An interesting result of our study is that hypercholesterolemic individuals presented lower richness and lower diversity compared with control individuals. It has been suggested that attenuation in phylotypes number and alterations in bacterial relative abundance as showed by the studied hypercholesterolemic subjects could modulate cholesterol absorption or modulate cholesterol metabolism at the systemic level. In line with this observation, it has been demonstrated that facultative and anaerobic bacteria located in the large bowel produce secondary bile acids from bile salts secreted by the individual, which can modulate lipid metabolism at both hepatic and systemic levels [21]. On the other hand, the attenuation of certain communities of gut microorganisms could determine a lower production of short chain fatty acids (SCFAs), which have been shown to reduce plasma concentrations of cholesterol in rodents and humans [22], or they could mediate L-carnitine metabolism into forming trimethylamine N-oxide, a compound involved in the reverse transport of cholesterol, cholesterol and sterols metabolism, and the modulation of bile acids amount and composition [23].

The approach used in the present study does not permit to identify the specific communities that differ between the groups. However, since it has been suggested that differences in microbial diversity could directly affect hepatic metabolism by exerting an influence on hepatic lipid biosynthesis [24] as well as lipids degradation [25] due to its proximity to the gastrointestinal tract, differences described in the present study might affect this mechanism depending on the bacterial communities differing between hypercholesterolemic and control individuals. In this line, Claus et al. demonstrated that gut microbiota stimulates an increase in hepatic triglyceride synthesis and modulates essential lipid absorption regulators, such as taurocholate and tauromuricholate, associating this effect to the Coriobacteriaceae family [26]. Gut microbiota is also able to modify lipid fractions in serum, adipose tissue, and liver [27]. For example, Erysipelotrichi (Firmicutes phylum) has been associated with both lipid impairment in animal models of hypercholesterolemia and with the development of fatty liver in humans [28, 29].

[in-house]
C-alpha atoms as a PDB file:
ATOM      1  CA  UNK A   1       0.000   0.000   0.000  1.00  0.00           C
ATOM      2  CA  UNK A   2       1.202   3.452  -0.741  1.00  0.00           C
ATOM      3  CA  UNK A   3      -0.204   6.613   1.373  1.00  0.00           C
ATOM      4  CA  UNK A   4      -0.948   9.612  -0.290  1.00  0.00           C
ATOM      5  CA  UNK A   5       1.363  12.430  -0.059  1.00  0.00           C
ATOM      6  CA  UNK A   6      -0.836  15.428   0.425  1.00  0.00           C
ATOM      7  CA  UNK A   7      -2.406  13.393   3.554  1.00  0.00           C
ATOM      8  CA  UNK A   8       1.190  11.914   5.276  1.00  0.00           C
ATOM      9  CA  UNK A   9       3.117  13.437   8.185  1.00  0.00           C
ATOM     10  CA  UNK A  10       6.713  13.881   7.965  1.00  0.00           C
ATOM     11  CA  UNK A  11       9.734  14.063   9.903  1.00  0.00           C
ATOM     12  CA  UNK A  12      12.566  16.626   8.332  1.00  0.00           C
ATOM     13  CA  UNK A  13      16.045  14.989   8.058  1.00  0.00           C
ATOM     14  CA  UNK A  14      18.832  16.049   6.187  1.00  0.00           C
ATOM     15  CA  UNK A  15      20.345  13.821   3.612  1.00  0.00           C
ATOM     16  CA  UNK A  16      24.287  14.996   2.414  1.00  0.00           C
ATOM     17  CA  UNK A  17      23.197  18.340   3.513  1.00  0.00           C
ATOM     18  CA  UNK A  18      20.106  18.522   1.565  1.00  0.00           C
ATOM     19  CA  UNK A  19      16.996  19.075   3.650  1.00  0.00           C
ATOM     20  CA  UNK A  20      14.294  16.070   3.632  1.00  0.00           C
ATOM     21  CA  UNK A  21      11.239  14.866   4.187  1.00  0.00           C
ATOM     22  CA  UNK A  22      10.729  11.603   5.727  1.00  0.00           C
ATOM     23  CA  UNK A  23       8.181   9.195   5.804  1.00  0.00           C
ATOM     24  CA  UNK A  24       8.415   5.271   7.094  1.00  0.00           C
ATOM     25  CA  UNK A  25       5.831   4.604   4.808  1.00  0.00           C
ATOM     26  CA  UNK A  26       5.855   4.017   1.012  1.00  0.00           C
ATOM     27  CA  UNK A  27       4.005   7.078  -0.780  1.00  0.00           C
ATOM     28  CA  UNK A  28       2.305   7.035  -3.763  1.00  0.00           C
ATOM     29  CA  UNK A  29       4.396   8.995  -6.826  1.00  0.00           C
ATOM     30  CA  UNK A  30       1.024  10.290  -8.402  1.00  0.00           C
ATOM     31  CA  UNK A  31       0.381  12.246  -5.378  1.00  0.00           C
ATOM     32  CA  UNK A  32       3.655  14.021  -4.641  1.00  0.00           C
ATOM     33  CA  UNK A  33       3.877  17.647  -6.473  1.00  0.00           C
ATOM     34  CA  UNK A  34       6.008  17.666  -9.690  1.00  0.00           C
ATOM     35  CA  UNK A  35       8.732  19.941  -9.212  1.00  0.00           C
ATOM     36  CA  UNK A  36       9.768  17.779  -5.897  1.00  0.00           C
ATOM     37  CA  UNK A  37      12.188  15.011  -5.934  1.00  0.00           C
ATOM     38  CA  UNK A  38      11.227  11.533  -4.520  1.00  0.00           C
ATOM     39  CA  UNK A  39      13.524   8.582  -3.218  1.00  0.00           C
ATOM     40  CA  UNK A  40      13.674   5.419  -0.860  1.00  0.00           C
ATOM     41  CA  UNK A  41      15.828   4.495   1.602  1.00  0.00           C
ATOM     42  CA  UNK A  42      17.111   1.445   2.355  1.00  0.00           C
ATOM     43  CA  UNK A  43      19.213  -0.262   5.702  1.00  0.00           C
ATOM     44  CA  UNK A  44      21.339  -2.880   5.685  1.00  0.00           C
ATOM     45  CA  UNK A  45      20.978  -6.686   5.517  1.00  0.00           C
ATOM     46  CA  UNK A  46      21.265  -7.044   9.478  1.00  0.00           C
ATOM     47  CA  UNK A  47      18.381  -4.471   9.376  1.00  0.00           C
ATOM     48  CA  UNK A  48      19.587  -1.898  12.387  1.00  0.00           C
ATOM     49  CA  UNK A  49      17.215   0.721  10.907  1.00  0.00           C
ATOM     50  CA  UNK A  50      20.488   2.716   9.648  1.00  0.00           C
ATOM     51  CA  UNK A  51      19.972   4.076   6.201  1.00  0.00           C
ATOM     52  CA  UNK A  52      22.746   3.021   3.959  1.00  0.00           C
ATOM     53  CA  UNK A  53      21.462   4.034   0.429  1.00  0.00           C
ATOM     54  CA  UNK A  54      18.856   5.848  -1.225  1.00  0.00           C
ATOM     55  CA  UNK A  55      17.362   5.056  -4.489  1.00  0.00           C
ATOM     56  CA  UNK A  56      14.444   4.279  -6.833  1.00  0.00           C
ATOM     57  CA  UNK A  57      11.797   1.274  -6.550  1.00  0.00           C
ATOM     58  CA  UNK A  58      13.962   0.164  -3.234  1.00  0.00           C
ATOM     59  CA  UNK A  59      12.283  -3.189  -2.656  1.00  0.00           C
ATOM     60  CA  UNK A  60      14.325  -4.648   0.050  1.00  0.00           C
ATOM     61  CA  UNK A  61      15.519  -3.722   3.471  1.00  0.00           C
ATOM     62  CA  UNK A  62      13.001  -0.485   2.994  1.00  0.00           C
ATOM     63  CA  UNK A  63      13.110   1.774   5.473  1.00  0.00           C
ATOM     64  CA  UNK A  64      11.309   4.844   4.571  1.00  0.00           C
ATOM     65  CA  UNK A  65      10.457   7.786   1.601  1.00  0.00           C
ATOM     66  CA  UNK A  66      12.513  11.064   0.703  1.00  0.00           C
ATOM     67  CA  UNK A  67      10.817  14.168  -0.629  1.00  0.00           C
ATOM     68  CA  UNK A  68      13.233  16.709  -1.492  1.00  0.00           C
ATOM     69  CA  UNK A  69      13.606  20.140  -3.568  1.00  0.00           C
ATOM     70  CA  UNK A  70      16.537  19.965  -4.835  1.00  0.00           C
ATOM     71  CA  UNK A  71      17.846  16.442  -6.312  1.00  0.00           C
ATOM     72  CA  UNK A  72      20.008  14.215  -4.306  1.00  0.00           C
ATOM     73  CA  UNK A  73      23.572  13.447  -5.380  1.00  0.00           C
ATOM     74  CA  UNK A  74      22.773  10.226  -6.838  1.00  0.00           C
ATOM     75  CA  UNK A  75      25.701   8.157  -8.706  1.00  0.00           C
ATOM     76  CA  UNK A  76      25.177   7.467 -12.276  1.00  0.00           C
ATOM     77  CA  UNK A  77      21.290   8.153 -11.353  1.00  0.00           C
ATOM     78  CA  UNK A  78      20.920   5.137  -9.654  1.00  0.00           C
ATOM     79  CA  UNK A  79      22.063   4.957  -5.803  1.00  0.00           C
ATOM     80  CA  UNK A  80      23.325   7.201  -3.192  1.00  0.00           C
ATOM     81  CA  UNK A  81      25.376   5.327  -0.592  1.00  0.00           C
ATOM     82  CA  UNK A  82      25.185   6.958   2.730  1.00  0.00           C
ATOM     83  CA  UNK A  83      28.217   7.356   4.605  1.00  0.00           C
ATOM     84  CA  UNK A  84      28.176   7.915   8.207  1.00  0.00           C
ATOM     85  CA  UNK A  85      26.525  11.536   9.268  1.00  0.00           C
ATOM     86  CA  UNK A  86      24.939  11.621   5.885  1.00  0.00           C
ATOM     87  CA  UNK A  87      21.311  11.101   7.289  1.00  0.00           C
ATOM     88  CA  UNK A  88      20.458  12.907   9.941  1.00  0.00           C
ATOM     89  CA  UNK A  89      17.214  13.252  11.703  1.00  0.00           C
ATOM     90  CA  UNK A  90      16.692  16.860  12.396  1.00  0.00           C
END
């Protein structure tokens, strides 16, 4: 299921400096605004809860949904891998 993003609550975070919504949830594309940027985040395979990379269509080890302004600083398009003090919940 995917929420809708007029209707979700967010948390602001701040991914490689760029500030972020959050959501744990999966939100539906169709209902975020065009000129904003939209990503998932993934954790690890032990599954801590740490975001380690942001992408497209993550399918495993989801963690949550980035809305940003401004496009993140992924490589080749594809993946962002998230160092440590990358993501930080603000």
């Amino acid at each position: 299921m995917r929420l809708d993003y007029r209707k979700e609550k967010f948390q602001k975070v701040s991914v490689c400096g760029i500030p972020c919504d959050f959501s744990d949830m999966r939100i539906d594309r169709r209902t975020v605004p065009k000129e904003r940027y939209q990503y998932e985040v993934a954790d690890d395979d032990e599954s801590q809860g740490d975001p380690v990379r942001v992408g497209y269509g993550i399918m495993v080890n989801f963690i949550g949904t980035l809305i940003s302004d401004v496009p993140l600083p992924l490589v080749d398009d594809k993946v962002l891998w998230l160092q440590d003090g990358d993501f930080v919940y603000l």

Although the microbiota in hypercholesterolemic individuals has not been characterized, a possible role of bacteria as lipid profile modulators in humans has been reported in individuals whose diet was supplemented with probiotics, which are defined as live microorganisms administered in suitable amounts to confer health benefits on the host. Two randomized, double-blind, placebo-controlled studies showed a 4.4% TC and 6.2% LDL-C reduction caused by dairy products enriched with Lactobacillus acidophilus or Enterococcus faecium, in subjects having a normal lipid profile and subjects with medium to moderate hypercholesterolemia [30, 31]. In addition, the lipid-lowering effect of Lactobacillus reuteri was described as an effect associated with increased intraluminal bile acid deconjugation, resulting in reduced absorption of sterols different than cholesterol [32].

Among the limitations of our study, we need to mention that DGGE allows describing qualitatively the bacterial populations present in a particular sample. However, as aforementioned, our approach does not permit to identify which microorganisms could be differentially contained in the group of hypercholesterolemic subjects. Despite this, from a more general perspective, the nMDS ordination plot of the DGGE data showed a clear grouping of the microbiota from hypercholesterolemic individuals, which is not so evident in the control group, with the exception of some of these individuals that appear overlapping with the control group, suggesting that there is a group of predominant phylotypes influencing hypercholesterolemia.

Finally, the technical limitations could be corrected in future studies by analyzing microorganisms by means of next-generation sequencing (NGS) methodologies, allowing a much deeper description of the bacterial populations associated with the development of hypercholesterolemia.

5. Conclusion

Our results showed differences in the profiles and diversity of bacterial communities between hypercholesterolemic subjects and controls, suggesting a possible role of the gut microbiota in the development of hypercholesterolemia.

Conflicts of Interest

The authors declare that there are no conflicts of interest regarding the publication of this article.

Acknowledgments

This study was supported by grants from Dirección de Investigación of Universidad de La Frontera (DIUFRO) through Projects of Associative Investigation (PIA15-0001) and by FONDECYT-Chile (Grant no. 11160364). Milko A. Jorquera thanks the Project CONICYT-USA (USA2013-0010).